Or how about learn about the fundamentals of computer science. Actually learn what pointers are, pass by reference, multi-threading, type safety, and all of the things that implies. Then express those in whatever language you want. If you truly understand how computers and languages work, and what an enterprise system is composed of, you will likely have future proofed your career. If your language doesn't support many of those ( I am looking at you, JavaScript), then perhaps consider how much those jobs are likely to pay in the long run....
  • by UnknowingFool ( 672806 ) on Tuesday July 29, 2014 @04:32PM (#47560511)

    Need? No. You can still use Objective C if you want to code iOS/OS X. Want? Yes.

    And while the rest of the featured languages are no-brainers with regard to popularity, it's an open question how long it might take Swift to become popular, given how hard Apple will push it as the language for developing on iOS.

    Apple does not have to push very hard. After looking at it and Objective C, it doesn't take a genius to see why programmers would prefer it over Objective C.

  • by luis_a_espinal ( 1810296 ) on Tuesday July 29, 2014 @04:37PM (#47560549) Homepage

    Sure, but a programmer that doesn't know CSS is pretty limited!

    The fact that you think not knowing CSS will make a programmer limited showcases that your programming experience is limited to front-end development. And that is sad.

  • by Damouze ( 766305 ) on Tuesday July 29, 2014 @04:46PM (#47560645)

    C. Plain old C.

    Entire Operating Systems are written in it. Userland tools for those operating systems are usually written in it. Any self-respecting developer knows at least C. The rest is just like fashion tips: next year they're outdated.

    Although, as much as I hate to admit it, the same could be said for Java...

  • Not that I'm knocking "earning big bucks", but it always kinda pisses me off that people talk about compuer programming or a certain type of programming as being especially lucrative, as if that should be some sort of aspiration in life. It certainly pays better than a lot of other jobs that I've had, but how much money you can earn is a pretty shallow metric for success, if you ask me.
  • by roger10-4 ( 3654435 ) on Tuesday July 29, 2014 @04:49PM (#47560677)
    You're correct. The terms "strong" and "weak" do not have formal definitions and really aren't related to static or dynamic (which do have specific definitions). The definitions used by the article for functional programming and dynamic type systems aren't accurate/complete either. Furthermore, C/C++ wouldn't be considered a "strongly-typed" language since the type system can be freely ignored by the programmer. In any event, this article is poorly written and can probably be safely ignored.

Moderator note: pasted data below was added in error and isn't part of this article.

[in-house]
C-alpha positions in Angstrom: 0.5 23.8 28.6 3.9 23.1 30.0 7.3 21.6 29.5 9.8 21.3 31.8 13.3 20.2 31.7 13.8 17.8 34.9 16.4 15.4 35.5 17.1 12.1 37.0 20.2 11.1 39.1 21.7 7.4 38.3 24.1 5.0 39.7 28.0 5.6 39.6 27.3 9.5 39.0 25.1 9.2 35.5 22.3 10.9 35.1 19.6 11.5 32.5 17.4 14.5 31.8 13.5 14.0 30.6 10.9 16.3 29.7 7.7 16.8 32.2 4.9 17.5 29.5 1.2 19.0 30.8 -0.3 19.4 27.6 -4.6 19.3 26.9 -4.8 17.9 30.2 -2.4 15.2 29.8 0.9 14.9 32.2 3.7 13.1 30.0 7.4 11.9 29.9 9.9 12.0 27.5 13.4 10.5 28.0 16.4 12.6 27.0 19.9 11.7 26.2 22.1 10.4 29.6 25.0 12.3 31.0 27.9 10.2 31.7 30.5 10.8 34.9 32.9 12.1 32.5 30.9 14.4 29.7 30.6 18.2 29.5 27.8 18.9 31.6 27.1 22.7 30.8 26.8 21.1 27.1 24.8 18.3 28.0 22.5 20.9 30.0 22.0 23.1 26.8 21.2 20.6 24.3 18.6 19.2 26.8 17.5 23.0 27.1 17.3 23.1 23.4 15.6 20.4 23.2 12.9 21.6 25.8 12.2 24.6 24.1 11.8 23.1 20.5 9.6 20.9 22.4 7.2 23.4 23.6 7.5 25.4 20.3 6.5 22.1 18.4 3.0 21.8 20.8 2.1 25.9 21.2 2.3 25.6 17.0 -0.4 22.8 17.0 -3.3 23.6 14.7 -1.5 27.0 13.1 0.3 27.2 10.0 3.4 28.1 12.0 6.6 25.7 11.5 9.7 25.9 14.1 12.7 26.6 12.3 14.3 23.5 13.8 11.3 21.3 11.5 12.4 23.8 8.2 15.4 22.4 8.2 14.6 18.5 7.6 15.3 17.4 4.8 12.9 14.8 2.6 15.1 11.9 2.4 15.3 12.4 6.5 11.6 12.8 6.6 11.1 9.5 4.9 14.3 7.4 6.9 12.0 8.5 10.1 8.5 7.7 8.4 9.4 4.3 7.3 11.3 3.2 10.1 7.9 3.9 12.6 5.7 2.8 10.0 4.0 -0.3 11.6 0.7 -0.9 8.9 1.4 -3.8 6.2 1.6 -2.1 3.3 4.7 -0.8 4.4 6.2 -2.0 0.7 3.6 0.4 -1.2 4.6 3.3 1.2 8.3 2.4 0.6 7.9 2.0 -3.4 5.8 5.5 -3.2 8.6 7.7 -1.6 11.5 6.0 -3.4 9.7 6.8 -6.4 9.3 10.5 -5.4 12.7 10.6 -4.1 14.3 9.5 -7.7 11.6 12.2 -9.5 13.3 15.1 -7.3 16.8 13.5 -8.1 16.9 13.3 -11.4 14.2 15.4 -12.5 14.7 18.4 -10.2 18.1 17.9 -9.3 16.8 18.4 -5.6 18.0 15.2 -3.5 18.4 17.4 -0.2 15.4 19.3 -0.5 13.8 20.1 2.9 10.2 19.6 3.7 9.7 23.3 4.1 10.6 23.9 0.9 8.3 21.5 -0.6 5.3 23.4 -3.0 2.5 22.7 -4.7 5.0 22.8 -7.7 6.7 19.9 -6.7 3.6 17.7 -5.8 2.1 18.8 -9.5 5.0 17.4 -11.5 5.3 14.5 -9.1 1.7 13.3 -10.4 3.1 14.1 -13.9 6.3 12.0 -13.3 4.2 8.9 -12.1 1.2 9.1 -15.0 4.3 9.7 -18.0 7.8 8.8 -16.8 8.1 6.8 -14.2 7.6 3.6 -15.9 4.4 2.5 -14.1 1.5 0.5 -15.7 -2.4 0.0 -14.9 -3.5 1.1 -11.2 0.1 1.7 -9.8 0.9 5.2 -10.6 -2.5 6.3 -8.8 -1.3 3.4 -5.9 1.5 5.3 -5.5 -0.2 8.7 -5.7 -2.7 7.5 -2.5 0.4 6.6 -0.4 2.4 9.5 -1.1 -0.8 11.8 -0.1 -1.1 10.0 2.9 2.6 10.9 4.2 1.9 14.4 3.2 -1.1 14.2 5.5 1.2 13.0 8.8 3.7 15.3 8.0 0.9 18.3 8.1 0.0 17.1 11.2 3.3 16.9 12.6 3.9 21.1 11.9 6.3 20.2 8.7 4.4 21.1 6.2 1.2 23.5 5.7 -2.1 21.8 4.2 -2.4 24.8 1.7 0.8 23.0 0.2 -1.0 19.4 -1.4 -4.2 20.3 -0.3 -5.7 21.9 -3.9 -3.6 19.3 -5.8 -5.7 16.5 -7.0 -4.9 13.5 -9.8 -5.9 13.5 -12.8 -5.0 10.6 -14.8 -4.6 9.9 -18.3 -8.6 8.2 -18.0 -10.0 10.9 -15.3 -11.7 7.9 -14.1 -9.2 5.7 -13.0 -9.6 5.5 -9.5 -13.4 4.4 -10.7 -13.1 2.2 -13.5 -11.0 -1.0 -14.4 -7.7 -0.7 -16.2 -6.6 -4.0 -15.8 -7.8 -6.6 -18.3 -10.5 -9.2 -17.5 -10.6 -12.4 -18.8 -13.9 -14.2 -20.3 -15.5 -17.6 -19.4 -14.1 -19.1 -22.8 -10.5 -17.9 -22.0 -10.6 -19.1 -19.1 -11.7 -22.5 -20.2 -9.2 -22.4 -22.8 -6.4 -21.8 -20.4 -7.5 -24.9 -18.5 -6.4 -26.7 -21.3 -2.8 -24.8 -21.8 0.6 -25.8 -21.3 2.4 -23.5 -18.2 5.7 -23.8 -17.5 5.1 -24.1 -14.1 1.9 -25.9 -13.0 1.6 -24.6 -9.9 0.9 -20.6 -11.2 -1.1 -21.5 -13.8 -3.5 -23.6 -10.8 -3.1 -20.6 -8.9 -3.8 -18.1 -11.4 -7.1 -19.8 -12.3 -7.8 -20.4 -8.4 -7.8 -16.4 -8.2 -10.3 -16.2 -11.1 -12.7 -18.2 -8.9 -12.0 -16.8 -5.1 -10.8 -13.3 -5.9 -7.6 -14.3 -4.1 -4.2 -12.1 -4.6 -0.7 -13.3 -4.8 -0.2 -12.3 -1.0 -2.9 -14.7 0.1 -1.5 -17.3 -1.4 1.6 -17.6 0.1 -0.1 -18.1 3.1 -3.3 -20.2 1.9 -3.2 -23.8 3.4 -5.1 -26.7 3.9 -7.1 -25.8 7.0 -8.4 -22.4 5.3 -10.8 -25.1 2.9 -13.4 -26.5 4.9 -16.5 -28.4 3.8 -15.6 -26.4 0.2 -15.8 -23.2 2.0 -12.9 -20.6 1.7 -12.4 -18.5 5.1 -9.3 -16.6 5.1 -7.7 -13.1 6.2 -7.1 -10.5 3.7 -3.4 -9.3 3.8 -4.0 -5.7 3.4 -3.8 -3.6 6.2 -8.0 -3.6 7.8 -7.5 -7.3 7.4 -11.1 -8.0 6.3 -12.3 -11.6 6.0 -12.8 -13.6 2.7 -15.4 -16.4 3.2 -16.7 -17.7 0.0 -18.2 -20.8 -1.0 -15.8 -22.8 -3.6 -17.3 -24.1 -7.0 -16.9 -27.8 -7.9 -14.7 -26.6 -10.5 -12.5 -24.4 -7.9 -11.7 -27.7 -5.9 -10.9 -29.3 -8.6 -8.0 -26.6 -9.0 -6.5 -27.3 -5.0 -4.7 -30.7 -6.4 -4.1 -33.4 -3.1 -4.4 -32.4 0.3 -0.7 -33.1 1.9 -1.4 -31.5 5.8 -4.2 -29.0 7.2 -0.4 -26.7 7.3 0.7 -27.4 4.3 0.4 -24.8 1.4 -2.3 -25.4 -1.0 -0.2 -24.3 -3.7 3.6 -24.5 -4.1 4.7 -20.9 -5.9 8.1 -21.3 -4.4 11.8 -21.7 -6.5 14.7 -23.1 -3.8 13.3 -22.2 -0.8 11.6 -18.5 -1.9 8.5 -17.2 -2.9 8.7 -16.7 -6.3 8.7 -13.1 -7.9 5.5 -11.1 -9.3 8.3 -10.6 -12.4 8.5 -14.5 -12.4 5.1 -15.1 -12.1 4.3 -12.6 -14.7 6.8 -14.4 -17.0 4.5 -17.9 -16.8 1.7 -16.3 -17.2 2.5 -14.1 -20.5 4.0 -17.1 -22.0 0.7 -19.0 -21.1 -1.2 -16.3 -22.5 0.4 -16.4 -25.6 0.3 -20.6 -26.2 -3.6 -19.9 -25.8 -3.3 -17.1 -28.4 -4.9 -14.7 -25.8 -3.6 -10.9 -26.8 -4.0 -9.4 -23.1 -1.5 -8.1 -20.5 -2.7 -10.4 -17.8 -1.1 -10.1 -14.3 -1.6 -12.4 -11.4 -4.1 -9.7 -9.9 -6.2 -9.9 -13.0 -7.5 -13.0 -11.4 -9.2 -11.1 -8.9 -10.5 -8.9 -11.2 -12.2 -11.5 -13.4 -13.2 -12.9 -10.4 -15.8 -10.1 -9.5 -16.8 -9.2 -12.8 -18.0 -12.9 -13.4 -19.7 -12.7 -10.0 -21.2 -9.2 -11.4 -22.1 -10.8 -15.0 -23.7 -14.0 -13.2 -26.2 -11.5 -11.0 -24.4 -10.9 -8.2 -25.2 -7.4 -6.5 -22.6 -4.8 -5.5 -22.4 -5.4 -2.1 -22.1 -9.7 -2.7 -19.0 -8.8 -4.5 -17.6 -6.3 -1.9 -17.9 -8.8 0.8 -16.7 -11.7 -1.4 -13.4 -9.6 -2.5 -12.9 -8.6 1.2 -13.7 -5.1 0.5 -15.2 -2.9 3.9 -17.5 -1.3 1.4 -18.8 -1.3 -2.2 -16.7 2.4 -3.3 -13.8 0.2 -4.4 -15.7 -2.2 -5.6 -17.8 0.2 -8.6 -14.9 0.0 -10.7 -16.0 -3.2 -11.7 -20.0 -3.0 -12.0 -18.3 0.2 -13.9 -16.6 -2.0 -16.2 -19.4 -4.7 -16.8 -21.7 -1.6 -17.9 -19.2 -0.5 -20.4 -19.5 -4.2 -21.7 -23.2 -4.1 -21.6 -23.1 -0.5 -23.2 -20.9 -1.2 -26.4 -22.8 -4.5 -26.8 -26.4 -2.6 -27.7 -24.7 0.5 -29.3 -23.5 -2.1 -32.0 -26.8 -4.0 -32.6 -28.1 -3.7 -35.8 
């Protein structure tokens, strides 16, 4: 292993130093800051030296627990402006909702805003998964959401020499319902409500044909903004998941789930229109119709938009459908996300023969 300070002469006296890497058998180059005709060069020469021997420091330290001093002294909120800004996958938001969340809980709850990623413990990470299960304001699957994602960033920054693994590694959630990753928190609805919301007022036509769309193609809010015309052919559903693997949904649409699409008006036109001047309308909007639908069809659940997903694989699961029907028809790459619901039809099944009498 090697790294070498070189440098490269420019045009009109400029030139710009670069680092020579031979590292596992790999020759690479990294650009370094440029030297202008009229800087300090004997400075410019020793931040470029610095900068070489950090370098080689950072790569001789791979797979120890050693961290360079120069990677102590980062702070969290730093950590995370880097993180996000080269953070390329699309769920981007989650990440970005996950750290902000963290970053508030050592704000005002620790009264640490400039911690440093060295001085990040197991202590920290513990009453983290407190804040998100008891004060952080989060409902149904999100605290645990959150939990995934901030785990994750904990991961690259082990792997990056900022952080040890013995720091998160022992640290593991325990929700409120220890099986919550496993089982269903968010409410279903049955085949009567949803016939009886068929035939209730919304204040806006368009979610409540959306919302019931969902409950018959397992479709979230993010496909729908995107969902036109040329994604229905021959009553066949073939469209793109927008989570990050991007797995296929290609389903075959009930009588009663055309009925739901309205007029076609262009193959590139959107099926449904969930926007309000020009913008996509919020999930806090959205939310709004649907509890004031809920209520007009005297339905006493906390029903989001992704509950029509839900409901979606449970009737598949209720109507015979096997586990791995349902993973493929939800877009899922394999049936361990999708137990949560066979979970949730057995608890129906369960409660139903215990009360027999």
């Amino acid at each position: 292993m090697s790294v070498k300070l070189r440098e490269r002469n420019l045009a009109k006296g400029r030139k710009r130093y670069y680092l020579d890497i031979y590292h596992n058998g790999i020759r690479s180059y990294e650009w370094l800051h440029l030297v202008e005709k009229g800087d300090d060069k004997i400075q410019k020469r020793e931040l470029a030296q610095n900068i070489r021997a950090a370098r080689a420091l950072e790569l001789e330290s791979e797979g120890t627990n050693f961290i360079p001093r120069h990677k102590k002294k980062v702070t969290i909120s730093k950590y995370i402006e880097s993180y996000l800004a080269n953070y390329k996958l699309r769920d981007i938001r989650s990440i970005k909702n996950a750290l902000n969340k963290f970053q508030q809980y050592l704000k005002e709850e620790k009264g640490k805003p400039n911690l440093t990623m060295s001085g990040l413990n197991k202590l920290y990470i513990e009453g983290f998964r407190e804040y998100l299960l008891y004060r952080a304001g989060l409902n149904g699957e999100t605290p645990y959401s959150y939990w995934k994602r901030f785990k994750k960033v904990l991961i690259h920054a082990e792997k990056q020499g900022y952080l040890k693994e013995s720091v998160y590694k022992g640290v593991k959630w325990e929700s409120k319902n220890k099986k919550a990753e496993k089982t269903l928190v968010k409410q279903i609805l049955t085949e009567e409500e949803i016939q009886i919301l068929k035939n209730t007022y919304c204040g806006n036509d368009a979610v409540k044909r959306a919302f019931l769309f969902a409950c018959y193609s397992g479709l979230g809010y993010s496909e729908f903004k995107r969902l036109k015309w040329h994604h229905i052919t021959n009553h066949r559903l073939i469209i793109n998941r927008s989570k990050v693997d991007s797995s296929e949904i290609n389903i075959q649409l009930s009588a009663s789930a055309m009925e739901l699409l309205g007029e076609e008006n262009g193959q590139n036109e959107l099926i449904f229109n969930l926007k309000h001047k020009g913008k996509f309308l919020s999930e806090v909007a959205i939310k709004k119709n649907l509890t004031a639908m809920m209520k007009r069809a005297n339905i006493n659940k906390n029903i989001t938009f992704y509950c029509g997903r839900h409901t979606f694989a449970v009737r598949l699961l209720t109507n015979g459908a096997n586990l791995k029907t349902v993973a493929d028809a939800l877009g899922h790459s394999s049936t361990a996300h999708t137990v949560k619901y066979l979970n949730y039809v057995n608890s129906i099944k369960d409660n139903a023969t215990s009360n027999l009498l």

• by Anonymous Coward on Tuesday July 29, 2014 @05:03PM (#47560803)

    Heh, even if you have a variable that *IS* final, you can *STILL* change it's value at runtime.

    Java doesn't enforce final at the bytecode level.... It's a compile-time hint and the values can still be modified at runtime.

    It's one of the main differing qualities of C++ vs Java. Const is enforced much more than "Final" in Java.

    Also C++ templates aren't by-default type-erased like Java's generics. But in C++ type-erasure is a pattern that I can choose to use or not.

    Lately I do work that garbage collection simply doesn't work well for..... I much prefer manually handling unique/shared_ptrs myself and choosing when and where stuff gets freed and in what order. Big data type stuff with lots of CPUs and massively parallel algorithms using in-memory working sets over 1 TB.

    The older I get, the more I realize that C and C++ were the only languages I really ever needed despite learning easier languages first. (BASIC/QBASIC/VB/Perl/Python/Java/C++/C)

    Now I wished I started with C++. Seriously. It's all i really need.... Python for quick prototyping crap, C++11 for the rest.

  • by ADRA ( 37398 ) on Tuesday July 29, 2014 @05:23PM (#47560993)

    Trust me, from a guy who's dealt with COBOL and Java, they're nothing alike in either corporate philosophy or boat-anchor of coding. For better or worse, Java and C# are essentially analogs in terms of what you can 'do' with them. Java sucks more in UI's, and some syntactic sugar that makes your life easier, and C#/.NET lacks the trillion toolkits used in Java for pretty much any common need. Many popular Java lib's are ported to .Net, but still a boat load you'll only find in Java land for now. Lets not labor the point. There will be a millions fan boys to jump on the point, but on a language stand point, they're so close that it shouldn't matter.

    PHP is a simple language for beginners and it got its entrenched status because some novice PHP dev's wrote some great sites / tools which people have organically grown around. Its a lousy language, and a very specific use case. I've never used RoR, but sounds about the same but in a more sexy buzz word.

    Erlang like all functional languages universally are very useful for their very limited number of business areas where they rock, and enevitably the evangelists of these languages always trump out how they're great for everything and the kitchen sink, but we all know they aren't, and will continually be relegated to areas where they shine. Hybrids like Scala have a chance, but frankly I'd hate to sit down and listen to a dev lead's meeting in a scala shop lay down the laws on when to use strictly functional no matter how broken it makes the code, and when to just use other paradigms that probably just work better, simpler, and faster to develop.